at least production isnt going to china or mexico and is staying in the US
please read the fine print
Heres the article from the local paper .......
BUCYRUS — Baja Marine, a powerboat maker that originated in Bucyrus, has struggled in recent months.
The knockout blow for the facility at 1520 Isaac Beal Road came Thursday when employees were informed the plant would be closed and is being sold by its parent company, Brunswick, to Fountain Powerboat Industries, Inc., of Washington, N. C.
Employees were informed of the move Thursday and received a letter from Baja president, David Olson. The Bucyrus plant currently employs approximately 285 people.
The Telegraph-Forum received a copy of Olson’s letter to employees and it reads in part, “As announced today, Baja will be selling certain assets of Baja Boats to Fountain Powerboat Industries, Inc., . . . As a result of that action, we will be permanently closing this plant facility over the next four months, consistent with the end of the 2008 model year.”
Baja had already reduced its work force by 40 jobs in October from the Sea Ray line of boats produced at Bucyrus, and laid off another 42 people in November. According to employees, all but approximately 80 people are expected to lose their jobs in May.
The remainder will stay employed until the plant is completely closed, some time within the following two months.
Olson’s letter verifies the date of lay-off will be May 23 and says those employees continuing to work until then will be “eligible for a stay bonus, based on years of service . . .”
The letter also says the layoffs will be permanent.
David Williamson, Crawford County Economic Development Director, has been aware of the pending situation. Williamson would not comment on specifics, but acknowledged the impact it would have on the community, one with an unemployment rate already higher than the state average.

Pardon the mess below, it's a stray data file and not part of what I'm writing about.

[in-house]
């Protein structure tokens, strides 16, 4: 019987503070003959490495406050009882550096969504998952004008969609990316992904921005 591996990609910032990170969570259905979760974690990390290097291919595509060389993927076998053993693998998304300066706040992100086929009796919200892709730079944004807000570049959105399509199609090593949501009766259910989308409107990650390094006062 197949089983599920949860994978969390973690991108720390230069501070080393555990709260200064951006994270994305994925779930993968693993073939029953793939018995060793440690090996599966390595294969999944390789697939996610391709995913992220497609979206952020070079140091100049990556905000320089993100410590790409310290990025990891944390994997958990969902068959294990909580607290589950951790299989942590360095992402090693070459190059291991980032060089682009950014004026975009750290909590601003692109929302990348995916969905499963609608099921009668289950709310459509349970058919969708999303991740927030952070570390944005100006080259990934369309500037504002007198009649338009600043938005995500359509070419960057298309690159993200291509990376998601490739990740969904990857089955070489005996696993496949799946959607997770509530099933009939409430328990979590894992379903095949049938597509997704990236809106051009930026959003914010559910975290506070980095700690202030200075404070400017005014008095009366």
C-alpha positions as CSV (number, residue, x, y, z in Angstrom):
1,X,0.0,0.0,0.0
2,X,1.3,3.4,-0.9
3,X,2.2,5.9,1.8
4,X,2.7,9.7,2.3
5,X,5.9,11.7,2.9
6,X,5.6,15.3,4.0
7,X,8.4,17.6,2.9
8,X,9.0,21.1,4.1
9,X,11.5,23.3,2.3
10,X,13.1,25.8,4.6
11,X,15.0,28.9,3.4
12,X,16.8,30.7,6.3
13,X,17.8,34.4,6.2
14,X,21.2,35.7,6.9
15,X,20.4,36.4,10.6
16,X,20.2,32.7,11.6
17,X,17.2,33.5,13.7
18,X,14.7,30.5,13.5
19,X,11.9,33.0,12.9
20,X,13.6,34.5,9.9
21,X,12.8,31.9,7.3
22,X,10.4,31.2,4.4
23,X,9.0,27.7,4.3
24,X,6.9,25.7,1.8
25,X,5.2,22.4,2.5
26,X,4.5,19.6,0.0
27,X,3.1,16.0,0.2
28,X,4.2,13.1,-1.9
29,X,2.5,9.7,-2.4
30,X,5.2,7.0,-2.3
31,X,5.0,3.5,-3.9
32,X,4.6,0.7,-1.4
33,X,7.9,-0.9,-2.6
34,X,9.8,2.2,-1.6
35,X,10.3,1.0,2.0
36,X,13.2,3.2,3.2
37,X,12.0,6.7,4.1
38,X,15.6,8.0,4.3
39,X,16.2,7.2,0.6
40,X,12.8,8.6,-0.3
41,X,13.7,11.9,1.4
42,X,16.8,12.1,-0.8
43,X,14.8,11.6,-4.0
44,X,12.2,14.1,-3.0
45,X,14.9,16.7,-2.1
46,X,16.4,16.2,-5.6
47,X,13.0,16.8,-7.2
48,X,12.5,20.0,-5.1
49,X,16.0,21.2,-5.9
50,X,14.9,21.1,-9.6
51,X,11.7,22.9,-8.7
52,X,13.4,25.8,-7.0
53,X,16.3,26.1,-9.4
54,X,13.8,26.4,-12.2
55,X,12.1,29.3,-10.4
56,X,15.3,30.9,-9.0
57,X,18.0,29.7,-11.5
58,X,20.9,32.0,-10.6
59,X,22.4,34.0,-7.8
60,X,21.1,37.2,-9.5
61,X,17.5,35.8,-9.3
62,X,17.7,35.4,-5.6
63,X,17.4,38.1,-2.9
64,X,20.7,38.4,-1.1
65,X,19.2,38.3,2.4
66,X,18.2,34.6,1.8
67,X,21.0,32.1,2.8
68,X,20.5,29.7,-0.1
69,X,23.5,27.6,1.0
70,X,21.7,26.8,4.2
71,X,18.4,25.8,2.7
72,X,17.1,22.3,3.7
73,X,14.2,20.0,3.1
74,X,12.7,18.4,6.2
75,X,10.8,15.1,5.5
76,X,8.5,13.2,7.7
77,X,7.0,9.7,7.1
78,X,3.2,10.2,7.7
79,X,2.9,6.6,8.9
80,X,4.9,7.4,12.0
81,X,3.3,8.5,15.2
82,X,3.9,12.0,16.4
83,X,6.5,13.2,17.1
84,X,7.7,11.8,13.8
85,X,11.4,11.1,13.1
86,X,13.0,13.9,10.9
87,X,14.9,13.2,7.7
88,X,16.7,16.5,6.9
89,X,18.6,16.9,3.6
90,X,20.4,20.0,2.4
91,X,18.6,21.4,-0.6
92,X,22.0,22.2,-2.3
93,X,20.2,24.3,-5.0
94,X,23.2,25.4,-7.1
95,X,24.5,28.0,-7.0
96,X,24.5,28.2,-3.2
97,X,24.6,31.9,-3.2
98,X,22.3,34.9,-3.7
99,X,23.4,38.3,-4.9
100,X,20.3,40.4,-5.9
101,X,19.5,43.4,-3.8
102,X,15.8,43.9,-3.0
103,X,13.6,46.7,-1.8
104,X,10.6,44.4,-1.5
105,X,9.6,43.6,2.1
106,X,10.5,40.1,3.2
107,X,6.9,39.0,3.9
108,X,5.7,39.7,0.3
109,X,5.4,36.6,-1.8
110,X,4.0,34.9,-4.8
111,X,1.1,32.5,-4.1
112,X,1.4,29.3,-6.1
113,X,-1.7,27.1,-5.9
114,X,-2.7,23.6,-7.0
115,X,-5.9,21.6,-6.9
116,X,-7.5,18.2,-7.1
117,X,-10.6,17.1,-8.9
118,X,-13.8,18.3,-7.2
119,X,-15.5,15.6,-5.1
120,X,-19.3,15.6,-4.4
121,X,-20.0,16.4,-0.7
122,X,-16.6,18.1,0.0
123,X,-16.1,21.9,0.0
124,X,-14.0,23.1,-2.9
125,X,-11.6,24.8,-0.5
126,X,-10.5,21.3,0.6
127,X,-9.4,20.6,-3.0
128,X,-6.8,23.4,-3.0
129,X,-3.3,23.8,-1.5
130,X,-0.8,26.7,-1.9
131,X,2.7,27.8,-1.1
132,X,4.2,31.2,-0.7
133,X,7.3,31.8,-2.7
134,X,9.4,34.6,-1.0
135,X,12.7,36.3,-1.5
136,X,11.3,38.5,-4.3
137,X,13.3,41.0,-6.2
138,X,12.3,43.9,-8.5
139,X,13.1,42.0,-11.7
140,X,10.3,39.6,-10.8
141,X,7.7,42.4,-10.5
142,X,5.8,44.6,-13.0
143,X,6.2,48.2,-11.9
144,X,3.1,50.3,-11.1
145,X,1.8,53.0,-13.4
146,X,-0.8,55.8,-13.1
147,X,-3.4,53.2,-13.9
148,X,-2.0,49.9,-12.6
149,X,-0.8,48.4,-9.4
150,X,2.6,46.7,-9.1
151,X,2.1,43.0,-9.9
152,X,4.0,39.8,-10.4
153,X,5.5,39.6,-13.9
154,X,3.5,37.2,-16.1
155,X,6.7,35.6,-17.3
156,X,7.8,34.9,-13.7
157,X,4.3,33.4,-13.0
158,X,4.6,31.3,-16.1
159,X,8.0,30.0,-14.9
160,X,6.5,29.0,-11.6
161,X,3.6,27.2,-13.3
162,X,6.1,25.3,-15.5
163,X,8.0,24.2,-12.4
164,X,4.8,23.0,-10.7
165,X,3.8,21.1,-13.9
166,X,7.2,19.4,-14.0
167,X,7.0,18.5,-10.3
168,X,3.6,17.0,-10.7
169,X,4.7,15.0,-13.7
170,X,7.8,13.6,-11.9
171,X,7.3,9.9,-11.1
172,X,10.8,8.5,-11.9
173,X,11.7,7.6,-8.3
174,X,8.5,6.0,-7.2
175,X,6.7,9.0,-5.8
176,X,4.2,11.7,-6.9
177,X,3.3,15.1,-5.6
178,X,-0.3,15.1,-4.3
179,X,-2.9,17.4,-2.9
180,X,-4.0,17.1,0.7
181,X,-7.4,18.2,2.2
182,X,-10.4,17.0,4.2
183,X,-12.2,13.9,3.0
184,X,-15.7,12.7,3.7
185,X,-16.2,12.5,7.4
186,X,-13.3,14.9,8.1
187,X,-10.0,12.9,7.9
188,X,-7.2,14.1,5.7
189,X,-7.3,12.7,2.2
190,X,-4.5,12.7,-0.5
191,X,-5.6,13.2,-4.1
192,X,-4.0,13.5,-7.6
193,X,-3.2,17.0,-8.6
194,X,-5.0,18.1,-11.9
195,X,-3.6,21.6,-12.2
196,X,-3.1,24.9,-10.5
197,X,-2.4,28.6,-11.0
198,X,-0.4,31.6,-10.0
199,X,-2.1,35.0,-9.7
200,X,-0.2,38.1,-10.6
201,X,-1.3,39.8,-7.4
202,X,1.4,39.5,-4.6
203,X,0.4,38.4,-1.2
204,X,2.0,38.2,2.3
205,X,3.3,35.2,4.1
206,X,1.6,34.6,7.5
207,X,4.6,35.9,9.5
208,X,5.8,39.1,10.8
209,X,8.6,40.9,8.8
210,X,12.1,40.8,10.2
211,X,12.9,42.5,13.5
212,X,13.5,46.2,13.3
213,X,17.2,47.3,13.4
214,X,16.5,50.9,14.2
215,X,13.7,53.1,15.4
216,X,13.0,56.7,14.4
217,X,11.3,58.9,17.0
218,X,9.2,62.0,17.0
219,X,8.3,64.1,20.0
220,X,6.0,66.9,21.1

“The loss of any job to the community is contrary to what we’re trying to do,” Williamson said, adding his goal has been and will continue to be improving the local job market in terms of numbers and quality of jobs. “It (a Baja closure) would certainly be a great disappointment to us and we would have to redouble our efforts.”
Baja began operations in 1956 in a facility on Jones Street and has had a history of financial problems mixed in with periods of strong growth and expansion.
The company closed its doors and filed for bankruptcy protection in early 1994. At that time it listed its assets at $13.27 million and liabilities of $18.1 million. It was then the fourth largest employer in Bucyrus.
The plant reopened when Ray Industries took over the company later that year.
Brunswick purchased the company in 1995.
Olson was not available for comment and his secretary referred further inquiries to Brunswick.
A news release from Brunswick through Media Relations and Corporate Communications Director Daniel Kubera, announced the sale to Fountain Powerboats and said, “Brunswick plans to end production of Baja boats in Bucyrus, Ohio, by the end of May, consistent with the end of the 2008 model year.”
Calling the sale of Baja a “strategic decision to further refine our product portfolio . . .,” the release quoted Brunswick Chairman and Chief Executive Officer Dustan E. McCoy.
“This action in no way reflects upon Baja or the abilities and performance of the Bucyrus work force. We believe, however, that Baja and its dealers will ultimately benefit from being a part of Fountain Powerboats, a company that, like Baja, is a leader in high-performance boats.”
Reggie Fountain, an accomplished offshore racer, is CEO of Fountain Powerboats, Inc. The company makes sport boats, fish boats and cruisers.
Located on the coast of North Carolina, Fountain Powerboats has a 66-acre site with a 225,000-square foot factory and marina.
Bad Girls Make Good Company
Plus, isn't Checkmate - the new owner was the former owner of Baja - located in the same town?
I actually deal with M&A professionally and can tell you that for most people that is not the case. Sure some at the top make out well, the rest get a check for a while, have to bid farewell to friends and find a new job in a tough economy. Heck, I know a bunch of executives that do make out well and still have to have counseling to understand how to deal with those types of issues. It is especially bad in a production based company. The local economy also takes a nice hit.
That does not mean that I discourage that type of activity. If companies don't get lean it is often the only option to enhance shareholder value and that is the basis for the whole market.
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